Despite being at the top of the Eastern Conference, and one of the best teams in the NHL for most of the season, one area that has noticeably been a problem for the New York Rangers is the power play. Before Sunday’s tilt with the Islanders, the Rangers were 29th in the league in power play percentage.
Among other things, being a quarterback on the power play was one of the reasons that the Rangers made a hard push for Brad Richards during the off-season. Yet despite the numerous combinations that coach John Tortorella has used on the power play this season, the results have been largely the same.
In the Rangers’ last game against the Islanders, the play of Richards, along with the play of call-up Mats Zuccarello that brought the power play to life. The Rangers power play went 3-for-6, with Richards recording two power play goals, and setting up Marian Gaborik’s power play goal in overtime.
Unlike at other points throughout the season, Richards took control of the power play. Richards took four out of the Rangers eleven shots on the power play, and his first goal was indicative of the control he had, carrying the puck on an end-to-end rush, and firing a wrist shot past Evgeni Nabokov.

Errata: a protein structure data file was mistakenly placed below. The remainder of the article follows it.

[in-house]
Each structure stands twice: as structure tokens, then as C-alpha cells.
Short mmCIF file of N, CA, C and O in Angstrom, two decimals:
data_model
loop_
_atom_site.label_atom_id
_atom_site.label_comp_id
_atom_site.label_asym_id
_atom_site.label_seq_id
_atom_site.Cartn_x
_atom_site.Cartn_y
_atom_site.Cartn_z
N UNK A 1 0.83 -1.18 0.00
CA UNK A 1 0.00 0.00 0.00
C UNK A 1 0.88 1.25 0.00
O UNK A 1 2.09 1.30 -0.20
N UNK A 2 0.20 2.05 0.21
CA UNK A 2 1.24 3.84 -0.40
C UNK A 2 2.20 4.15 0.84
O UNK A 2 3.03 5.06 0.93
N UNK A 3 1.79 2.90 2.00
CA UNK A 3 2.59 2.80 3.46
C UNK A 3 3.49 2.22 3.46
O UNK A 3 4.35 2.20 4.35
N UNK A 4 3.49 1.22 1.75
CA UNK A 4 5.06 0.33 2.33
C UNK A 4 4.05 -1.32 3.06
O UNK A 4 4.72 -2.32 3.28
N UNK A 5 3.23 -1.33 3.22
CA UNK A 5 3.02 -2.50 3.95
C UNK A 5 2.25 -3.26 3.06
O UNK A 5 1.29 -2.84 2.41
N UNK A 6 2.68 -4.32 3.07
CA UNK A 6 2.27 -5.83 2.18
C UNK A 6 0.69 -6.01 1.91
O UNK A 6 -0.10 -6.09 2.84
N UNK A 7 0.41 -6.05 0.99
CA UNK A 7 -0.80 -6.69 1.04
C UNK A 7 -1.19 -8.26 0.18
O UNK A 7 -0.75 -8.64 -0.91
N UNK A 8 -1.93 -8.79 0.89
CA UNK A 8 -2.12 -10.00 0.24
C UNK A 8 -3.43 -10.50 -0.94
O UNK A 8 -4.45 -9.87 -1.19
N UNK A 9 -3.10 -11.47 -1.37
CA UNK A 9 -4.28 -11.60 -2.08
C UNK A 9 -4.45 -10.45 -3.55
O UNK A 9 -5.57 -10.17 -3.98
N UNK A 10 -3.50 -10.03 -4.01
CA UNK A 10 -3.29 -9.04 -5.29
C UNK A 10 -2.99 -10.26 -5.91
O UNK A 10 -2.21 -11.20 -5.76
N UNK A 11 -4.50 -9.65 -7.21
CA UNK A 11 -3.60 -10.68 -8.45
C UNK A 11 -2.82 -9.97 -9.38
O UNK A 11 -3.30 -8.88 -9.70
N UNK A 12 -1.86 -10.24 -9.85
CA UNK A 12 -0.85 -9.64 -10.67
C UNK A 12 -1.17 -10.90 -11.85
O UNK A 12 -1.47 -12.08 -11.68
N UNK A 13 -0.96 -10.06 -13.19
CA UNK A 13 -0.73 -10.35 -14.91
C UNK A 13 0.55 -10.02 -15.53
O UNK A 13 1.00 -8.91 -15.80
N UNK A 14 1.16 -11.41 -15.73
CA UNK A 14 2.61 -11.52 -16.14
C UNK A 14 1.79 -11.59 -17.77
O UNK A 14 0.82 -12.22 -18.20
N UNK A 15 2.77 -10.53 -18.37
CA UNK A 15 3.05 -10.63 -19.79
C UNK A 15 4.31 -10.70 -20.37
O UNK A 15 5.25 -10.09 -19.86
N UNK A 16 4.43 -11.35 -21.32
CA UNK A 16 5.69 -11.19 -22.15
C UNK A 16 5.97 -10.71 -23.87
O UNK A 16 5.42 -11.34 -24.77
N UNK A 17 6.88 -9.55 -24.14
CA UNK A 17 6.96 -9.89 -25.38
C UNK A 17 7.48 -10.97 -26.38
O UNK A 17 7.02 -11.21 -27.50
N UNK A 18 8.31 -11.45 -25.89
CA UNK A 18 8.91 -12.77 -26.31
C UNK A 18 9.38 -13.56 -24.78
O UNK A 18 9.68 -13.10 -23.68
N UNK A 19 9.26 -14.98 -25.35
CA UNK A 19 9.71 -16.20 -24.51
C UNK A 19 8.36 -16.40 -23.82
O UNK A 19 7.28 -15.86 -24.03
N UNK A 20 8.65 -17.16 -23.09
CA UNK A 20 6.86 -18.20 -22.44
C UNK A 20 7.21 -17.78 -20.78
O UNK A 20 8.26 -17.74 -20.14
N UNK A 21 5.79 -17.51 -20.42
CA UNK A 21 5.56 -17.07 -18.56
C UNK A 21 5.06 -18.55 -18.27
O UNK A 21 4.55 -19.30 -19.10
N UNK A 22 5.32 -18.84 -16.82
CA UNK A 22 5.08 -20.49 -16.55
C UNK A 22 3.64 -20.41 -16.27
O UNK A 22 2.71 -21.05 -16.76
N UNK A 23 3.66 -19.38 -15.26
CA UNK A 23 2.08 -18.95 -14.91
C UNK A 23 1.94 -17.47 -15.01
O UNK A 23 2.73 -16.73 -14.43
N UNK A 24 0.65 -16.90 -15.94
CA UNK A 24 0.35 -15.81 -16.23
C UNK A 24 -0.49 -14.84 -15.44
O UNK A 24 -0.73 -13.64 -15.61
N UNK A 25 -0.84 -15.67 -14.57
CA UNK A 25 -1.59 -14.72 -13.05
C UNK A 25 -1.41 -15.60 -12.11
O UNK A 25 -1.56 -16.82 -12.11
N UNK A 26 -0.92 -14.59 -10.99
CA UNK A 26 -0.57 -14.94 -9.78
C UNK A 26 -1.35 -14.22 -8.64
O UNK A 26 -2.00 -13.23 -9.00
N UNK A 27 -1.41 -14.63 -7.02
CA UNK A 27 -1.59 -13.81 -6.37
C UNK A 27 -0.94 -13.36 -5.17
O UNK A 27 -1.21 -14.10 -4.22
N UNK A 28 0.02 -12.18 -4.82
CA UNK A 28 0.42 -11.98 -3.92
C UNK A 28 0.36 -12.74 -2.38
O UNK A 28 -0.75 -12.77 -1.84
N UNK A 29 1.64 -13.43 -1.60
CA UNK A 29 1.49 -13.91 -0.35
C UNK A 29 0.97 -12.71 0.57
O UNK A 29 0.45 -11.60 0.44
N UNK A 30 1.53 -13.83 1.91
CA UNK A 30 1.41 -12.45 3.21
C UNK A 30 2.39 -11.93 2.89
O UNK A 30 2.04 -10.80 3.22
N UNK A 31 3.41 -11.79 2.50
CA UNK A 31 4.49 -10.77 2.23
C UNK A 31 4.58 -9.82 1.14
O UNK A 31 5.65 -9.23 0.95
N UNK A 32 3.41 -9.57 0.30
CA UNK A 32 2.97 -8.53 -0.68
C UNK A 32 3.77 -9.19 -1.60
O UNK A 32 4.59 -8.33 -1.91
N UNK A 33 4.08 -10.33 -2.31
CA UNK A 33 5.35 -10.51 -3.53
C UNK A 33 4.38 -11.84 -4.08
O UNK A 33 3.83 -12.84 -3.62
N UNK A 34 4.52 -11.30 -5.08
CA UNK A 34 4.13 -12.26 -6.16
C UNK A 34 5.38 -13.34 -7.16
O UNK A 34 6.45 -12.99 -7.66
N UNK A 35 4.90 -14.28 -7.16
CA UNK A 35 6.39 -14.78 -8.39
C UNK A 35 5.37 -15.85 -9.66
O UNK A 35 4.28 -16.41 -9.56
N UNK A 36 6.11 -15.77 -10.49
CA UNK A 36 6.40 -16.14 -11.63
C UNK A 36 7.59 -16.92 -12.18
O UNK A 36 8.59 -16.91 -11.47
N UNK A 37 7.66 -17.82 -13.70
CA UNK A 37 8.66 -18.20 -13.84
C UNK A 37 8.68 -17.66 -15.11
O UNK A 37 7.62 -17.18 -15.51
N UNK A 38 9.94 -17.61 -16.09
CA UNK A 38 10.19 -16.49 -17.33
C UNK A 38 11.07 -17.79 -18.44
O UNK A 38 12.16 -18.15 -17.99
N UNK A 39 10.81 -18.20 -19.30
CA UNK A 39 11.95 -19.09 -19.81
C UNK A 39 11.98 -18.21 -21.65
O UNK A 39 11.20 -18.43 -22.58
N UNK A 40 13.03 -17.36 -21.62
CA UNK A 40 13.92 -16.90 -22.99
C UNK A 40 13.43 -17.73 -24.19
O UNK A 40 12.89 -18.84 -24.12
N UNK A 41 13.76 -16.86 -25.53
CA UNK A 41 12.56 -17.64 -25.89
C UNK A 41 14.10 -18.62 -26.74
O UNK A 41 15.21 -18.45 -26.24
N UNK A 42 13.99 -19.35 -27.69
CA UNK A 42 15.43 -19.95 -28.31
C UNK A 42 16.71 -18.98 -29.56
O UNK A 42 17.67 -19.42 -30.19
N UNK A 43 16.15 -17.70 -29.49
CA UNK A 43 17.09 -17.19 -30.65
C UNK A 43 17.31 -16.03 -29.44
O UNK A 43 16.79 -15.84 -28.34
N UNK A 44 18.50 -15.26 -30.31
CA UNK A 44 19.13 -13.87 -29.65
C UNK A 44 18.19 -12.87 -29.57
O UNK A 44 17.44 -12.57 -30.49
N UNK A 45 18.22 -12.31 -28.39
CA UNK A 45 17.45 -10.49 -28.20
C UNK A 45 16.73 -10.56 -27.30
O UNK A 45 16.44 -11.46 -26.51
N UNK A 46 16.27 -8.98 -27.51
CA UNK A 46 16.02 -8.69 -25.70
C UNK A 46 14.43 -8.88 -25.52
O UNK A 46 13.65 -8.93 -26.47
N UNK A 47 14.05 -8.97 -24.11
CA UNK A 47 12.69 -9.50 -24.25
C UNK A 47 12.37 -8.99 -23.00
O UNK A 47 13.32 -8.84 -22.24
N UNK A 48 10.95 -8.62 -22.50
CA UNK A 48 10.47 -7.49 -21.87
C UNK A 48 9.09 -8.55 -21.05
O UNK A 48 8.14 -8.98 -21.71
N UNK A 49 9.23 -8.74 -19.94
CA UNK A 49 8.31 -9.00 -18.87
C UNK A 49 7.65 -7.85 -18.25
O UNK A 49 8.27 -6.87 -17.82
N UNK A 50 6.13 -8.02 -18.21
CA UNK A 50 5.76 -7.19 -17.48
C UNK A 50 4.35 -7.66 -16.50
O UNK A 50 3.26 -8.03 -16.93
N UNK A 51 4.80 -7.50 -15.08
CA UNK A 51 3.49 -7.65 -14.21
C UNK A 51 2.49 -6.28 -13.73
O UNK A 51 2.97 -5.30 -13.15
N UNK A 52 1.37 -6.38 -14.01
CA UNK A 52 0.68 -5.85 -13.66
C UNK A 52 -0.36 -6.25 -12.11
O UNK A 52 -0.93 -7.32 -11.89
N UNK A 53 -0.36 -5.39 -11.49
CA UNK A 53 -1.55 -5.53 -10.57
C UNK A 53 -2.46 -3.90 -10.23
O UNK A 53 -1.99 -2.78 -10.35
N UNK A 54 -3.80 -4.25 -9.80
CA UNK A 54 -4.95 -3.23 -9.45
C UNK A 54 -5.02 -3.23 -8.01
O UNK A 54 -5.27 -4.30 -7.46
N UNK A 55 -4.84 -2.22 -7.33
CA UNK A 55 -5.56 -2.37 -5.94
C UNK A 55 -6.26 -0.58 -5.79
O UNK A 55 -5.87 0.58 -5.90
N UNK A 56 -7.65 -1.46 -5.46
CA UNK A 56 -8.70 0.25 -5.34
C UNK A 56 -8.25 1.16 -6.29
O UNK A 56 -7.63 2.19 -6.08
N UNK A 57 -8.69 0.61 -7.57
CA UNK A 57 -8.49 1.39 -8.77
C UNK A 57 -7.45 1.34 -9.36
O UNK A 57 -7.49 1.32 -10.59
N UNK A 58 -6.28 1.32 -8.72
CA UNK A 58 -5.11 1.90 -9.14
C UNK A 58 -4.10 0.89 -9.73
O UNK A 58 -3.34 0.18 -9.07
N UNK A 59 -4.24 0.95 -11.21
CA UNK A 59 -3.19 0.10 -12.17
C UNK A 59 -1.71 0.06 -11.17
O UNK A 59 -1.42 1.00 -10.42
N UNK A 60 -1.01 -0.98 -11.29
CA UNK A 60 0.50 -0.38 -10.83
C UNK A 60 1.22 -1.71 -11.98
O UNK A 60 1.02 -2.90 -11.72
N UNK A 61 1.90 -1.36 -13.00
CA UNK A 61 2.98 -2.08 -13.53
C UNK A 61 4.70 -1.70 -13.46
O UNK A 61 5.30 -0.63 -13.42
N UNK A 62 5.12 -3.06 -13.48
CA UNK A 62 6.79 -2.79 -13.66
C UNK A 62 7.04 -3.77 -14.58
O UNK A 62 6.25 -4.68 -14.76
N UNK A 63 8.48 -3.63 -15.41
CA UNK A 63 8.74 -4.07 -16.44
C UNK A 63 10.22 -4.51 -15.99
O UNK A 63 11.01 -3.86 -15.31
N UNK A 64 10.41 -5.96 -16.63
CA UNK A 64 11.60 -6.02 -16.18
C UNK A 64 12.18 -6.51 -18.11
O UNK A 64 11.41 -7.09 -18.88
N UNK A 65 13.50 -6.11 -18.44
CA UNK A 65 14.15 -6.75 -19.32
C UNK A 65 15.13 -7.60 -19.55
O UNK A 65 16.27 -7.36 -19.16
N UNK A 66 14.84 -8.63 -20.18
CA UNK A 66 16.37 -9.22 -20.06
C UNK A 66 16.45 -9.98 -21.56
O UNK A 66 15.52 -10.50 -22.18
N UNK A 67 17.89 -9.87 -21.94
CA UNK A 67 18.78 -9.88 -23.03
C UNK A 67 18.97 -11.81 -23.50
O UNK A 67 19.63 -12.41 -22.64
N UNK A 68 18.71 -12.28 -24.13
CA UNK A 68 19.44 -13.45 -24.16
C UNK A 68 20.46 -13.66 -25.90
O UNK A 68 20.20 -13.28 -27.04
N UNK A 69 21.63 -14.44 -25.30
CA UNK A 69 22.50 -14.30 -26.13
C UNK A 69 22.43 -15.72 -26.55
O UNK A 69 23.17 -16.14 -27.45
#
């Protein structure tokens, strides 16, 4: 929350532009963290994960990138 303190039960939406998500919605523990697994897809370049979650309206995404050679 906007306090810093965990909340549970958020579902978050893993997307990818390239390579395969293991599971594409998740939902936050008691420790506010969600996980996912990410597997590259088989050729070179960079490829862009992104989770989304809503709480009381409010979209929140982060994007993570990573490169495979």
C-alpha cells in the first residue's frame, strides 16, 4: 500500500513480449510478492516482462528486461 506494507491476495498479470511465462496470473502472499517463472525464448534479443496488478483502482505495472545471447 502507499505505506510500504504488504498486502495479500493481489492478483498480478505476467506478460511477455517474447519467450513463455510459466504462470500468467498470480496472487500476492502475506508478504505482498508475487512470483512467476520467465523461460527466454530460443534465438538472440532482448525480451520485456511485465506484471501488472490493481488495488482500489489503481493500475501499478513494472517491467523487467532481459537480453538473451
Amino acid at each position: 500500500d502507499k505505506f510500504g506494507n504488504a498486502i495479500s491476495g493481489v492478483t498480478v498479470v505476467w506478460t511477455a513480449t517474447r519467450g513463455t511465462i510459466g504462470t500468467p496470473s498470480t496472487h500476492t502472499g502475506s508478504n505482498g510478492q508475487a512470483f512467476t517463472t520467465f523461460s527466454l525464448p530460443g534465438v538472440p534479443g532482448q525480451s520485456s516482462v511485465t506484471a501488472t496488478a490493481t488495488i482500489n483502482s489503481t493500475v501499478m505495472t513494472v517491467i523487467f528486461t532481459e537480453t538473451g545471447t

For his part, Zuccarello, playing in his first NHL game since October 15th, had a huge impact on the power play success. Playing on the 4th line, Zuccarello played a total of 10:40 against the Islanders, with 6:34 of it coming on the power play. Despite not recording a shot, it was Zuccarello’s creativity and passing ability that led to many chances for the Rangers. After practice on Monday, Tortorella said that Zuccarello “is very well liked and respected in that locker room…and he is very creative…it’s a gift he has.”
As the Rangers enter the home stretch of the season and the playoffs that will follow, the special teams will become more important. In order to be more successful than the 14.8% that the Rangers have scored on the power play, Richards and Zuccarello will need to contribute the way they did against the Islanders.